'We ease our conscience by sending weapons to Israel and financial aid to Palestine'

In February, KU Leuven professor Nadia Fadil called for the immediate termination of all partnerships with Israeli universities. She also speaks out against Israel's colonial practices on social media. 'Israel spreads lies, and does so mostly undisturbedly.'


'I'm actually not sure if I even identify as pro-Palestinian', Fadil quickly retorts when we ask her why she openly defends the Palestinian cause. 'I simply act from a profound concern for human rights.' 

Nadia Fadil works as an associate professor at the KU Leuven Anthropology department where she researches religion, race and colonialism. In the Israeli-Palestinian conflict, she sees not only a clash between two peoples but also the result of decades of European colonial history. 'Europe is inextricably linked with the conflict.' 

To get straight to the point: is Israel a settler colonial state? 
Fadil: 'Of course. The power dynamics are unmistakable: Israel stands as one of the last colonies in the world. Even Israel itself admits to as much. It considers the illegal West Bank settlements as part of its expansion project. Its colonisation process is unfolding as we speak.'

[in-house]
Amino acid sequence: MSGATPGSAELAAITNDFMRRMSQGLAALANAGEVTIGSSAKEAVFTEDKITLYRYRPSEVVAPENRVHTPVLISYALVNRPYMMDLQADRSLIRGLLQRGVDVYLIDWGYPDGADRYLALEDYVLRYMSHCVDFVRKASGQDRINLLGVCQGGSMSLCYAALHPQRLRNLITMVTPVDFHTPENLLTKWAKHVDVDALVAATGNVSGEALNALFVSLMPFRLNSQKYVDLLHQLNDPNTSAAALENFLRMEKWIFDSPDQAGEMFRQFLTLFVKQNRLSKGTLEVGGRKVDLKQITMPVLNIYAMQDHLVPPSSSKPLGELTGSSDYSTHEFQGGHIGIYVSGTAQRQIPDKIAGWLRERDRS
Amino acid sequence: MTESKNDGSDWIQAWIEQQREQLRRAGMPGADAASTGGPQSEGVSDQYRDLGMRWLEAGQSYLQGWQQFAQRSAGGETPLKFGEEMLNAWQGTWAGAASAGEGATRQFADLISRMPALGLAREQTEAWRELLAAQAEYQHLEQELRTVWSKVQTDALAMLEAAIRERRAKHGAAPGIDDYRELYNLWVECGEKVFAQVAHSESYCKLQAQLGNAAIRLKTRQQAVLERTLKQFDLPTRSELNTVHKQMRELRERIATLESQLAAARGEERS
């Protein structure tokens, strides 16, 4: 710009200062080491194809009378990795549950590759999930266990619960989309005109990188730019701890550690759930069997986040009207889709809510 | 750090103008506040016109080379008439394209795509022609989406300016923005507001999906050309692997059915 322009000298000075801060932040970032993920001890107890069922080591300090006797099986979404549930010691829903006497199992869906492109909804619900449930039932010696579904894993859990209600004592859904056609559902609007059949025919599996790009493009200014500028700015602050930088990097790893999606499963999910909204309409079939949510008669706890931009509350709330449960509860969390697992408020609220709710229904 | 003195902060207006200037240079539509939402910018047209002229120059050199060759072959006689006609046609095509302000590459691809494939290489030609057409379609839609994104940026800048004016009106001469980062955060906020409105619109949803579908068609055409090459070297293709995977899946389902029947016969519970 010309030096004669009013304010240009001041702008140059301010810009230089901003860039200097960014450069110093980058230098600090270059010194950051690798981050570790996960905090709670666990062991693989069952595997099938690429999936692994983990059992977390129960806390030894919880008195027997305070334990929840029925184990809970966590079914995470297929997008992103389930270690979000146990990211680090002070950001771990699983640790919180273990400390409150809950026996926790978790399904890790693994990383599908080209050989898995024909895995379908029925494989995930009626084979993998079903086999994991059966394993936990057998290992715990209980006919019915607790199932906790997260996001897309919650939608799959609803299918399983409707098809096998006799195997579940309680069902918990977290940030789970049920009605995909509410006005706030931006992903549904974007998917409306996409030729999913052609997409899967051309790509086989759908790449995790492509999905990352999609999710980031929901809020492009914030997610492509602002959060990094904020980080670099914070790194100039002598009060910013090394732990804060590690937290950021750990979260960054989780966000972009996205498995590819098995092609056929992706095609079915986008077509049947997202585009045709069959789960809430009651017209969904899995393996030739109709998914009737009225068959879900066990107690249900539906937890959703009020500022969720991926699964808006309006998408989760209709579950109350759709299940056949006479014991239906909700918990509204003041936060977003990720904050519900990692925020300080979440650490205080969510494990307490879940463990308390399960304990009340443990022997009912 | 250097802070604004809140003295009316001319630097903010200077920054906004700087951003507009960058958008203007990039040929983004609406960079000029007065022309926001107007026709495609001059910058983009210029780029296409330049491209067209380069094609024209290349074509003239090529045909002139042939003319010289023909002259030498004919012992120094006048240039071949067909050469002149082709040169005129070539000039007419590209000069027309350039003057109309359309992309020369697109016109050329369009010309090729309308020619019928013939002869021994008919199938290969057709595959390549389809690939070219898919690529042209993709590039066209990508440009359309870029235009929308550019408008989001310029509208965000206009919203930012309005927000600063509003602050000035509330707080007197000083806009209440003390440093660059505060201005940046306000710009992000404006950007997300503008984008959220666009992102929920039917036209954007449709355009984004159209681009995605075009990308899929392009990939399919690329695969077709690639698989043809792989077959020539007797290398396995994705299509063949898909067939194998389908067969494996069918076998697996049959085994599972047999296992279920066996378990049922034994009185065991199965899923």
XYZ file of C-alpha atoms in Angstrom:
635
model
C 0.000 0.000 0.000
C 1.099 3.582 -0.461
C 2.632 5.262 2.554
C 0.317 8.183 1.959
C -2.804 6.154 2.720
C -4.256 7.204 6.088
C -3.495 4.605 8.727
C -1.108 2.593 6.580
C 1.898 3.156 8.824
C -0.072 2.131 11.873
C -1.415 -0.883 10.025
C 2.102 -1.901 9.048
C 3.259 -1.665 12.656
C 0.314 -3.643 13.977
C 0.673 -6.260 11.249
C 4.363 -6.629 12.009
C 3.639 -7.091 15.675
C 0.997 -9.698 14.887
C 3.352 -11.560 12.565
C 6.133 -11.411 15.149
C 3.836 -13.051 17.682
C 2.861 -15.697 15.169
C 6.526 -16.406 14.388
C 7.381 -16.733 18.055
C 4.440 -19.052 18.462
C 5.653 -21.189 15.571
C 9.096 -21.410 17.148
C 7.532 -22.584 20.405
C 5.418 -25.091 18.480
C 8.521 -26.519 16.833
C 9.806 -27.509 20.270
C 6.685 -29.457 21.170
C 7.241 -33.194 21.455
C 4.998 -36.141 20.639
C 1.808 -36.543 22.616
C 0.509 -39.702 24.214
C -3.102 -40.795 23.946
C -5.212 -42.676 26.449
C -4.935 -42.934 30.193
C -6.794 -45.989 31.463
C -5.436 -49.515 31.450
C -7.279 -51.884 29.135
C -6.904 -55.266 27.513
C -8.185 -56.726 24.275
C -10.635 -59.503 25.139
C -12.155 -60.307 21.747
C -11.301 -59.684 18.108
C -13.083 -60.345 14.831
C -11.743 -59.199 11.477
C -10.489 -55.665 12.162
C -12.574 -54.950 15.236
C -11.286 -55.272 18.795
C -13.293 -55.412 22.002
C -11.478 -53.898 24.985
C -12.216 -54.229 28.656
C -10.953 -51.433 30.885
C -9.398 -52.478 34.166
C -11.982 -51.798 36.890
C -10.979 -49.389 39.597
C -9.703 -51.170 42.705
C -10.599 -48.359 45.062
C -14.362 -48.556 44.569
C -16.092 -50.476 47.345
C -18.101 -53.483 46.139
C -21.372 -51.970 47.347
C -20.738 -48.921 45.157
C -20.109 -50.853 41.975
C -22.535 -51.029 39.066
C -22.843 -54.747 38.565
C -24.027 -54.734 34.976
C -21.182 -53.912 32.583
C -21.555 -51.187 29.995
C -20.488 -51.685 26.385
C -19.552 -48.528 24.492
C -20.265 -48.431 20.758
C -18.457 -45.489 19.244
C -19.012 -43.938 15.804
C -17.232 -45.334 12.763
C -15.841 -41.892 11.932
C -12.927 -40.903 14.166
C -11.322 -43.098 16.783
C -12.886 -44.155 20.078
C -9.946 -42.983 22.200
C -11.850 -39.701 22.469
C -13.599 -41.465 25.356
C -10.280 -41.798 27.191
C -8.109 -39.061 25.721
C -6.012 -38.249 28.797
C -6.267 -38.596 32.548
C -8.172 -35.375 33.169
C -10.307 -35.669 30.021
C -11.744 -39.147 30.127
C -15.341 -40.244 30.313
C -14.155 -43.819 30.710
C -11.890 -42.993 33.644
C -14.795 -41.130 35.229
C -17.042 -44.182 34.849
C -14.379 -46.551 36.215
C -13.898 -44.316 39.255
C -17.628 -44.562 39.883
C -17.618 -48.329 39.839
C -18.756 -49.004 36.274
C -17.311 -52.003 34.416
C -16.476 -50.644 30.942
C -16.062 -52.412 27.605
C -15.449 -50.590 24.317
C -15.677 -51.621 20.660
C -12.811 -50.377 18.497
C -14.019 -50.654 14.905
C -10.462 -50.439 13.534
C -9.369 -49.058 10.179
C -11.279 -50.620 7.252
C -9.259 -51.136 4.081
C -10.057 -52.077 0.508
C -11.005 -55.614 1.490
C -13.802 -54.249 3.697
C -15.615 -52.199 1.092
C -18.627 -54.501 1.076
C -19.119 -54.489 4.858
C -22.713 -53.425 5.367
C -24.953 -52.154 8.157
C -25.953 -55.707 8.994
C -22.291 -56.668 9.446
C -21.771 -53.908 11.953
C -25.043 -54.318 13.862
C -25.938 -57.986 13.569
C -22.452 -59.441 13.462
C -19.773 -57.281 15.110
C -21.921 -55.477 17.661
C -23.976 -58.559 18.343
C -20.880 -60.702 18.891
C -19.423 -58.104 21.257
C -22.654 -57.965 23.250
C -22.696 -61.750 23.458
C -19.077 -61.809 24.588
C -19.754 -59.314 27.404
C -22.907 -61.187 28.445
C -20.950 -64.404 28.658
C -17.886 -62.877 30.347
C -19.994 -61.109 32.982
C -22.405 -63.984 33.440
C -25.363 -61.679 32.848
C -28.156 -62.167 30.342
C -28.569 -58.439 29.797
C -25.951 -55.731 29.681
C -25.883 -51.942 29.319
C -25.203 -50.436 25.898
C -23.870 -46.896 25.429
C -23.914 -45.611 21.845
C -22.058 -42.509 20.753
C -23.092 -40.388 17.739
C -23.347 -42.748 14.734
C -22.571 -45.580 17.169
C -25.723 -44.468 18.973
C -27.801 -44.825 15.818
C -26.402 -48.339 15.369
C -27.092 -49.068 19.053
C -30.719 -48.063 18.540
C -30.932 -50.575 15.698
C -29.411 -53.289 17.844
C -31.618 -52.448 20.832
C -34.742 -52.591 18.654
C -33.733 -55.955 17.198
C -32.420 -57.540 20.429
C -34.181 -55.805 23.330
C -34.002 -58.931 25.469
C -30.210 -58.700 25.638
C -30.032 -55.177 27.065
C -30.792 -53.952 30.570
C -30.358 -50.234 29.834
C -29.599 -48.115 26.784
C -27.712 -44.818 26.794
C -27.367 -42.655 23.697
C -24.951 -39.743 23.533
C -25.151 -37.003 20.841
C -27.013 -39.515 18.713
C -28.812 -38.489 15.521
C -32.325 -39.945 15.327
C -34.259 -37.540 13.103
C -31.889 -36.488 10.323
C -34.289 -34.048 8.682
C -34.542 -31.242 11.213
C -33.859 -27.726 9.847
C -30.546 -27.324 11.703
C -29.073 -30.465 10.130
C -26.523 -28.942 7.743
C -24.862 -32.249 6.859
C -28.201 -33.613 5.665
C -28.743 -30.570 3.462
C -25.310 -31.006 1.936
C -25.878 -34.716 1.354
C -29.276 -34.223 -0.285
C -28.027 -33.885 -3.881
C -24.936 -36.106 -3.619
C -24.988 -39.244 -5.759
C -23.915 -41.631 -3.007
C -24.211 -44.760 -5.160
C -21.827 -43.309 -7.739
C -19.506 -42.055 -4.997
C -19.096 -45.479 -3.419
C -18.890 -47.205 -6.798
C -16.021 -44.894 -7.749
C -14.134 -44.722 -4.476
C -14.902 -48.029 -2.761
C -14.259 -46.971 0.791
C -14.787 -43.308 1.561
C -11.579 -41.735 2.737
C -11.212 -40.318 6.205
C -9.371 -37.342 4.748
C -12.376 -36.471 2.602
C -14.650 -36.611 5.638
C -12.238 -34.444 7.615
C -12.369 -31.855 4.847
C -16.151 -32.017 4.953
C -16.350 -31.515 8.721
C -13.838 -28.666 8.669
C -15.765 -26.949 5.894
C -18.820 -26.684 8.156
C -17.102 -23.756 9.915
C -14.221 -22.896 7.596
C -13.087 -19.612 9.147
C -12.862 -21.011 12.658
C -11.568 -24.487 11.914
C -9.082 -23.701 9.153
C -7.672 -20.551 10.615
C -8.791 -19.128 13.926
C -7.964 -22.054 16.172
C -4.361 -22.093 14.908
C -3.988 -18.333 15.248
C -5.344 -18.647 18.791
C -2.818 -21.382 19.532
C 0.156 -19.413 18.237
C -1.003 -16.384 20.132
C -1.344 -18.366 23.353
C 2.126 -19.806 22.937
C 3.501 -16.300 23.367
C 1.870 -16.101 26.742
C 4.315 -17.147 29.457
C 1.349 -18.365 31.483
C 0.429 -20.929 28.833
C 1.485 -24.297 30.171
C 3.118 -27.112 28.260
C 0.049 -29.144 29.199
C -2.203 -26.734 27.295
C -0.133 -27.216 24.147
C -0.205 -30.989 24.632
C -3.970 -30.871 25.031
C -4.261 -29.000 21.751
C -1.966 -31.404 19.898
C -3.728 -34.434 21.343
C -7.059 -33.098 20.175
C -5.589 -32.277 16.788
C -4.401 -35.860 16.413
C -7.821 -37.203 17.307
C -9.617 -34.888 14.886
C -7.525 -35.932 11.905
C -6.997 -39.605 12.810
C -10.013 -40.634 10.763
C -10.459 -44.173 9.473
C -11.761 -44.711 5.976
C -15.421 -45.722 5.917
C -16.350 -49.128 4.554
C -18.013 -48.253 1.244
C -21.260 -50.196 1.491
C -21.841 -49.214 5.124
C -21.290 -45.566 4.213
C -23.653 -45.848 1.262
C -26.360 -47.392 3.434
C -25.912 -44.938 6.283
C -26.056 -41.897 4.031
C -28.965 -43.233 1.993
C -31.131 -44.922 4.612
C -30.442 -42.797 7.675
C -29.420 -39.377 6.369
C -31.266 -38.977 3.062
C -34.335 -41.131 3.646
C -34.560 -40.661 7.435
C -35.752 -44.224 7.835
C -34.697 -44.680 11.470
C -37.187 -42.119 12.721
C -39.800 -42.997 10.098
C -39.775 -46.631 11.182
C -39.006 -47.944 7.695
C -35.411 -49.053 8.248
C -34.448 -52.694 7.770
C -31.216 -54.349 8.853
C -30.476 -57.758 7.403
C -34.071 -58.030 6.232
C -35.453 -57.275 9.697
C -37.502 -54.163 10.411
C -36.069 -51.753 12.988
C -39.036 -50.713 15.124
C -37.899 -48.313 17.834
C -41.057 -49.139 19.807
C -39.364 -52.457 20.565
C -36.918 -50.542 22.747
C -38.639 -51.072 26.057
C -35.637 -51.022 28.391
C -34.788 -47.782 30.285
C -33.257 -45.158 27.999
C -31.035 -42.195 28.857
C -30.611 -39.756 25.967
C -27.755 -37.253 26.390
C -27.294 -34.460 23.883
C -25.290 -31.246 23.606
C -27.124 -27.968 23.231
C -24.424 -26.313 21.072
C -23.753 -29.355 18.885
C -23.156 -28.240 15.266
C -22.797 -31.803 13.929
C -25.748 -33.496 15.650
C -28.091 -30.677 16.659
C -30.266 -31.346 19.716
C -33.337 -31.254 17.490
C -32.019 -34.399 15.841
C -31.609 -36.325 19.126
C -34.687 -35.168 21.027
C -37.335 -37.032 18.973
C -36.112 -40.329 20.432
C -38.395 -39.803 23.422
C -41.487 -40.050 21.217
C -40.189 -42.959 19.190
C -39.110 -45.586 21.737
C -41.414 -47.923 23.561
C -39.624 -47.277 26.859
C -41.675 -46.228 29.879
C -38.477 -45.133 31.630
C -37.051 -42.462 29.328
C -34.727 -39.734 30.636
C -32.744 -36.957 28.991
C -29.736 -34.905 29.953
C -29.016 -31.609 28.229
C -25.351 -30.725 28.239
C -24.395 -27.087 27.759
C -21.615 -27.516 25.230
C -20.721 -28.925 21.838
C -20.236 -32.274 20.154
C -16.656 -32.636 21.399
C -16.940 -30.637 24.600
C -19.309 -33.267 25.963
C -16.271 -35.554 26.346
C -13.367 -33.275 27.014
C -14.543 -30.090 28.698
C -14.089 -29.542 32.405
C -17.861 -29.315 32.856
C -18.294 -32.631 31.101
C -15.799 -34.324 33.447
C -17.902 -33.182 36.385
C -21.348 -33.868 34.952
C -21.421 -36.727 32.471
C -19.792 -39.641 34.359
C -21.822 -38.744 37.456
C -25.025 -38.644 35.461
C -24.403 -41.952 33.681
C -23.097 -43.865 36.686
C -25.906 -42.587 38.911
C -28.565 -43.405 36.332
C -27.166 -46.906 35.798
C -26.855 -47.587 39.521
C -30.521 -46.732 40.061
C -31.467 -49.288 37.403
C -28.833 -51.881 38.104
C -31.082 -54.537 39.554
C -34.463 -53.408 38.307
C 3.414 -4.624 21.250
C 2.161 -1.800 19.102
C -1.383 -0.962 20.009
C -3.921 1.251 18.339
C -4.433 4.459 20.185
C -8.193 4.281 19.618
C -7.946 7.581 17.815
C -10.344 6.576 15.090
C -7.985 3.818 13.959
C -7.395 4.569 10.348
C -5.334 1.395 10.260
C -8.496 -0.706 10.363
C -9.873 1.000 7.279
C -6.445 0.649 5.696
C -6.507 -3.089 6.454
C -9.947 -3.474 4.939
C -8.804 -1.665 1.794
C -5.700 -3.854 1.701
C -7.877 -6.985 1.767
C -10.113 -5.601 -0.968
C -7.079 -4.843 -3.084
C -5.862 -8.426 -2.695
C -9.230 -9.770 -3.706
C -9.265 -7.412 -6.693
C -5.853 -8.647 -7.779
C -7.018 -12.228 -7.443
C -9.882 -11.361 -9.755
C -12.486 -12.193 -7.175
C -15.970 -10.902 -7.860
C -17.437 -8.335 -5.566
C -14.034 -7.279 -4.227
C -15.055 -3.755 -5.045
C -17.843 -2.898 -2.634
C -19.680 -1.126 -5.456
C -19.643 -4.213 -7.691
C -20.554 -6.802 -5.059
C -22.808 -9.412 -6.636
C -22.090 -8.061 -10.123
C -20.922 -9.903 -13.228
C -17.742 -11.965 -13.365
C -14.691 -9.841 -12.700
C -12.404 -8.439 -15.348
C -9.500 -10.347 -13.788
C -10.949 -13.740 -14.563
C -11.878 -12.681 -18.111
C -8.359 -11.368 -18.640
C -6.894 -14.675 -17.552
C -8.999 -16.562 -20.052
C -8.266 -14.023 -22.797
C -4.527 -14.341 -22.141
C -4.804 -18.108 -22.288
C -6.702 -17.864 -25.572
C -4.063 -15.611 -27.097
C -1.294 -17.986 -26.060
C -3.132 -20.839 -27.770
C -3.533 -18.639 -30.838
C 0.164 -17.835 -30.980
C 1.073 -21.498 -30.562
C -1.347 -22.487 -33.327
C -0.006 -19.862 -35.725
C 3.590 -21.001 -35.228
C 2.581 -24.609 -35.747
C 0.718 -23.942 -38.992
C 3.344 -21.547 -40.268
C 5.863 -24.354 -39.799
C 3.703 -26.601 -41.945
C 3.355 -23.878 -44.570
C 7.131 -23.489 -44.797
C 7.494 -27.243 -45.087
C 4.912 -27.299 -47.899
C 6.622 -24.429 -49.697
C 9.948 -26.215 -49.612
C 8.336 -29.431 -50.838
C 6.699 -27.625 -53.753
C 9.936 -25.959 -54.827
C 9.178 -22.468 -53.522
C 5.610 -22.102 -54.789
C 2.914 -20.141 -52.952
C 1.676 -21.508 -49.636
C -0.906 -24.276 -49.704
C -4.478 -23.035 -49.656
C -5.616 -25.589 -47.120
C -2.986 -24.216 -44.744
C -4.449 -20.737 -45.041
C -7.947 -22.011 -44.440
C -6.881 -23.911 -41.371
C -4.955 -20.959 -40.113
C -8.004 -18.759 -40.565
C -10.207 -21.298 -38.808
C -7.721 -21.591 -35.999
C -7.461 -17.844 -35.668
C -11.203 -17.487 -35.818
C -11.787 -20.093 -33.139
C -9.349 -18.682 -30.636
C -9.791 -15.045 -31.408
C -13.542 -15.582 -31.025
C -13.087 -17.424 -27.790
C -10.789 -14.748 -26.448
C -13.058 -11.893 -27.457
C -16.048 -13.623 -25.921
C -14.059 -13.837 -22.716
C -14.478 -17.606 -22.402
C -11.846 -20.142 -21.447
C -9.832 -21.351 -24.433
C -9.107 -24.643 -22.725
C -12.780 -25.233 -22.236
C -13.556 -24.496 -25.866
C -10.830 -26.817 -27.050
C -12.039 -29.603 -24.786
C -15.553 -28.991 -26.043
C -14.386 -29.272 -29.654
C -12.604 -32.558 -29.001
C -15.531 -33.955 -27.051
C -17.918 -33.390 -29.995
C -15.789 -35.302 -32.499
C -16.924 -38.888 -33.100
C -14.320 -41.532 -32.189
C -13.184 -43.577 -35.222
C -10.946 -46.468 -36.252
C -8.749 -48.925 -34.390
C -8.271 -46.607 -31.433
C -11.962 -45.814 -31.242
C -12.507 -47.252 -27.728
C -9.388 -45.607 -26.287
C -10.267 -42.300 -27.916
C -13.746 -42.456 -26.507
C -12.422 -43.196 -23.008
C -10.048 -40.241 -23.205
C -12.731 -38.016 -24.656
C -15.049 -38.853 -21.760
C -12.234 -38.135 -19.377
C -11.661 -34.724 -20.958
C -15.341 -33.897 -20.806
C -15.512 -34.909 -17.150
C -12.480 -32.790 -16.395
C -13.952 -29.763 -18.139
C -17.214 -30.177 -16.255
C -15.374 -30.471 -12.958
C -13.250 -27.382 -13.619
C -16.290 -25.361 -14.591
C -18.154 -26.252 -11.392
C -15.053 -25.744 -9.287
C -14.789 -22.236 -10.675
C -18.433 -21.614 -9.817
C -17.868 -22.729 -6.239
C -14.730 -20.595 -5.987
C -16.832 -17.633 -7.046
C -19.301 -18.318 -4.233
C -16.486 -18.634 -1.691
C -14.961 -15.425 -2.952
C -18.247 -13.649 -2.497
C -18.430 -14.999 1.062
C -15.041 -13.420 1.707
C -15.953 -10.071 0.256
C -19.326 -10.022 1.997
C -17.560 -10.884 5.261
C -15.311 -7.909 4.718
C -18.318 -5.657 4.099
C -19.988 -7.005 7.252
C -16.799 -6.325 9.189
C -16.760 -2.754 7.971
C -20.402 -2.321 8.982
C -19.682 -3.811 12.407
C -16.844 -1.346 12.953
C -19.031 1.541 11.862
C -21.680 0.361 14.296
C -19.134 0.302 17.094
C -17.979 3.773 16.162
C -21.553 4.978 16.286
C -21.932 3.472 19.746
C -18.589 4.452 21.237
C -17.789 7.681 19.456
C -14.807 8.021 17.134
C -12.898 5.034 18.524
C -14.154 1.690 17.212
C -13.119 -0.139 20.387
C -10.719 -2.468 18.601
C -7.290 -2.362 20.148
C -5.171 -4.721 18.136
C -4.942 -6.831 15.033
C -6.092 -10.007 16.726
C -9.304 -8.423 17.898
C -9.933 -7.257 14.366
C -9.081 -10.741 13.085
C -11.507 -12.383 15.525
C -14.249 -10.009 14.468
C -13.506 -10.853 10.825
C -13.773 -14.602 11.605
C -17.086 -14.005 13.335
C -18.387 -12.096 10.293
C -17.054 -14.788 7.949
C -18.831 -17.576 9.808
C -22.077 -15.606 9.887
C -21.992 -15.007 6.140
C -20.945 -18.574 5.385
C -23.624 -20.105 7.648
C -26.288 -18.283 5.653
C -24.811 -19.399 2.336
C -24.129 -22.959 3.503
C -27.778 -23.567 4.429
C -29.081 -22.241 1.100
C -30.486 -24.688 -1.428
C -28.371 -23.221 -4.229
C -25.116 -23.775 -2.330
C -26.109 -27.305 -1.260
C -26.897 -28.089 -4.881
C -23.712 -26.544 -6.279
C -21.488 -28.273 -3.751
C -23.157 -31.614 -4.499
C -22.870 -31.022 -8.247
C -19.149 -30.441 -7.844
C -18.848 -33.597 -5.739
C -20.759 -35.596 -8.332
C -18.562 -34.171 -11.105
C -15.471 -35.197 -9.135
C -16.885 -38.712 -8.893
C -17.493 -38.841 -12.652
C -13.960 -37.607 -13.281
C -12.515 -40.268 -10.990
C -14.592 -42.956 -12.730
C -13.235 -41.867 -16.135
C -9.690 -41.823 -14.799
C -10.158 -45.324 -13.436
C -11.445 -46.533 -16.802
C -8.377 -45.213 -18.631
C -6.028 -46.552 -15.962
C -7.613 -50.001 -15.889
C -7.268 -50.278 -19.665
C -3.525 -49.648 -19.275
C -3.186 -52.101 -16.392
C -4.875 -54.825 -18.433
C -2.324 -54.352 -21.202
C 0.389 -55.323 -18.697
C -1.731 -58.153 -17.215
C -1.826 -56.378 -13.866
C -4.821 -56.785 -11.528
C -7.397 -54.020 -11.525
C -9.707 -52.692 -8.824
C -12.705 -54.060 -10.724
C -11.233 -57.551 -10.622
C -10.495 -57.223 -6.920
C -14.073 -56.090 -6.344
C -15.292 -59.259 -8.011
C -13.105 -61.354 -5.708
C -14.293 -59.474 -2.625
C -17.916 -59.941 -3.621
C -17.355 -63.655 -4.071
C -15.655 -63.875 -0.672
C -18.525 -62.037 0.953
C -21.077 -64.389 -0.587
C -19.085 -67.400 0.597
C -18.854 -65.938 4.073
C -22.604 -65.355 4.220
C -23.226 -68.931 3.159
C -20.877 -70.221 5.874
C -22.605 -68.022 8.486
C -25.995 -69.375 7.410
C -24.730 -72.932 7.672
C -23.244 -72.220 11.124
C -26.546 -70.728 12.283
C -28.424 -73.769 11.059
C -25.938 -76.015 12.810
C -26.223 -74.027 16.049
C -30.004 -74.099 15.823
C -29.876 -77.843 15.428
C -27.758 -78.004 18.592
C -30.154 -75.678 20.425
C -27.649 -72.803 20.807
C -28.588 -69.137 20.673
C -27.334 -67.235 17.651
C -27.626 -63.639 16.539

'Because the State of Israel is not a stable one, it is rapidly advancing to guarantee its existence in the long term. A significant number of Israeli citizens support this approach. They want to see the "job" finished and "expel" the Indigenous Palestinians "posing danger" to the Jewish character of the State. That is the internal logic of the war they are waging.'

But Jewish people are also Indigenous to the land.
'The Indigenous status of Jewish people is an undisputed fact. Jewish people have always been part of the region. They also held administrative positions in the Ottoman Empire, for instance.' 

'Palestinians have become second-class citizens in their own territories'